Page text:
http://writinginthedarktw.blogspot.com/2014/01/fiction-writing-assessment-form.html

      The assessment form assumes you’ve been studying fiction and literature for a while and know what good description and good characterization look like. Again, these are complex topics and a wide variety of articles and books have been written on these subjects.

  2. Dude, this isn’t “post-modern”. De gustibus non est disputandum and all that.

    • My prefered phrasing of that is “Your kink is not my kink” :) It’s true, but post-modernism (as I understand it) takes that to an extreme and says there are *no* truths, only interpretations. Reading Brad’s words again, it sounds very much like he’s endorsing the latter rather than the former.

  3. Firstly, ditto to MugaSofer, who took the Latin right out of my mouth.

    Secondly, based on your previous “objective criteria” post, I think McNamara’s Fallacy is at work. You’re not measuring what’s important, you’re making important what’s easy to measure. Of the objective criteria you mentioned previously, Structure, Word crafting and Theme, I consider the first two to be a tiny part of what makes a story good, and theme is a matter of personal preference, because themes that resonate with one person may not resonate with another.

    If you want, you can post your objective criteria, and we’ll see how the greatest work in fantasy (and probably Humanity’s greatest piece of art, period) stands up to it.

    • Someone asked me what made that story in particular good, and that was my answer. I’m not saying that’s the only measurement, or even that it’s an objective measurement. But I am saying that you can compare works to a degree. And that anyone who says “There are no standards” is wrong.

      • >even that it’s an objective measurement
        Well, you did claim that “This is simply, objectively, a very good piece of work.”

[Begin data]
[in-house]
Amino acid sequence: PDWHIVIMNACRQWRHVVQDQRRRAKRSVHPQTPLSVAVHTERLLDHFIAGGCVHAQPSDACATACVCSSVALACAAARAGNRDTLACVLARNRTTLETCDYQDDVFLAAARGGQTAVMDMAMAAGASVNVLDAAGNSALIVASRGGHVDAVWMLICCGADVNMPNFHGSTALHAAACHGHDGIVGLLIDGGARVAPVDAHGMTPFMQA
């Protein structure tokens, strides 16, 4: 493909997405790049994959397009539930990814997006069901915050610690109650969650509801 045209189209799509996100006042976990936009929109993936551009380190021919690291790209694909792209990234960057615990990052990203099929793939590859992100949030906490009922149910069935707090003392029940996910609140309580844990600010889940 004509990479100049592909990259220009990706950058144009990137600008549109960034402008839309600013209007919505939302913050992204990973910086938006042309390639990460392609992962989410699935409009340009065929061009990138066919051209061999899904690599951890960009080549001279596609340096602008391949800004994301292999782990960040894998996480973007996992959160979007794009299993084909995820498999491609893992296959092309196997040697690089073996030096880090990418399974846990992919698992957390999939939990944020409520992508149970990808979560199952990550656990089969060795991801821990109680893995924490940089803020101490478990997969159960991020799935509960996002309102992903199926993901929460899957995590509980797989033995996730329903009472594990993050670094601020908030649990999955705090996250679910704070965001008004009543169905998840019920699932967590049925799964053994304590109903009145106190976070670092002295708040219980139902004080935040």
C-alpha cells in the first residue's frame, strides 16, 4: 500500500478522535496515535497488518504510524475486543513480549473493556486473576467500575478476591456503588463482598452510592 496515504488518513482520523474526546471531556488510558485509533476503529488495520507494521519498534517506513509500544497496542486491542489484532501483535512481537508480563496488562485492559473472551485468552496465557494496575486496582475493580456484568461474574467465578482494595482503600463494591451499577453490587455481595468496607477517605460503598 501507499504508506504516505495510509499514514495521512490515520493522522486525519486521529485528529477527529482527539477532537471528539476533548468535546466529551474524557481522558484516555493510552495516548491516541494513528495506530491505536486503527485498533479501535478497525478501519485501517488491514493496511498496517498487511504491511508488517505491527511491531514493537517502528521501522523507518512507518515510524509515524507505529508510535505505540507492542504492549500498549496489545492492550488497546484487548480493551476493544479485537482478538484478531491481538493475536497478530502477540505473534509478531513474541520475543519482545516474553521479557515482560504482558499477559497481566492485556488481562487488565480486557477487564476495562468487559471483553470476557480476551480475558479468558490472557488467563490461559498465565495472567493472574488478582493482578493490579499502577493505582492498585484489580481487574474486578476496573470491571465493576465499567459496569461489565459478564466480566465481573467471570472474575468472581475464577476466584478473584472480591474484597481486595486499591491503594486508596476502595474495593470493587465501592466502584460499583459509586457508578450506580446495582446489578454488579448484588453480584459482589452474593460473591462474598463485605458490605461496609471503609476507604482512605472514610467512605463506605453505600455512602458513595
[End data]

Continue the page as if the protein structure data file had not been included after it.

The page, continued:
> And that anyone who says “There are no standards” is wrong.

        There’s a difference between saying “There are no standards” and “there are no objective standards”. Brad appears to be arguing for the latter, and you seem to be arguing against the former. Note that the latter statement is compatible with “Beauty is in the eye of the beholder” and the former isn’t.

        >But I am saying that you can compare works to a degree
        Agreed, but we each compare works using our own personal aesthetics, not a disembodied objective aesthetic. We can then use the results to compare our personal aesthetics.

  4. You didn’t need to hide my names in those comments above. I’m glad you wrote this as it saves me from doing so. Brad’s whole notion that there are no standards at all, such that he couldn’t even judge his own ability as a writer came off as so bizarre to me that I haven’t been able to let it rest, but hadn’t managed to finish my write-up on it, so I’ll leave it.

  5. Liberal bias? Probably. It is subjective which work is The Best? Absolutely. Nerds in large groups can be terrible people and treat an outsider as less than human? Don’t deny it. You know we do.

    All of which is a distraction from: You don’t get to blow up the Hugo Awards because you are butthurt about… Well, pretty much anything.

    “But Brad, it was a dick move” is a complete and sufficient rebuttal.

  6. I’ll stick up for Brad’s side on this one. No, there aren’t objective standards. Whatever works, works; and later people go off and make a rule.
    There are standards… but they’re not objective. Pretty much any rule you can name, can be broken; and, when done well, the result can be brilliant.
    Ah, you say– but I put in that caveat, you have to break the rules for a reason. Yep.
    But people don’t know the reason until they see you do it.

    Beerwulf wrote:

    I think McNamara’s Fallacy is at work. You’re not measuring what’s important, you’re making important what’s easy to measure.

    Say, I like that one.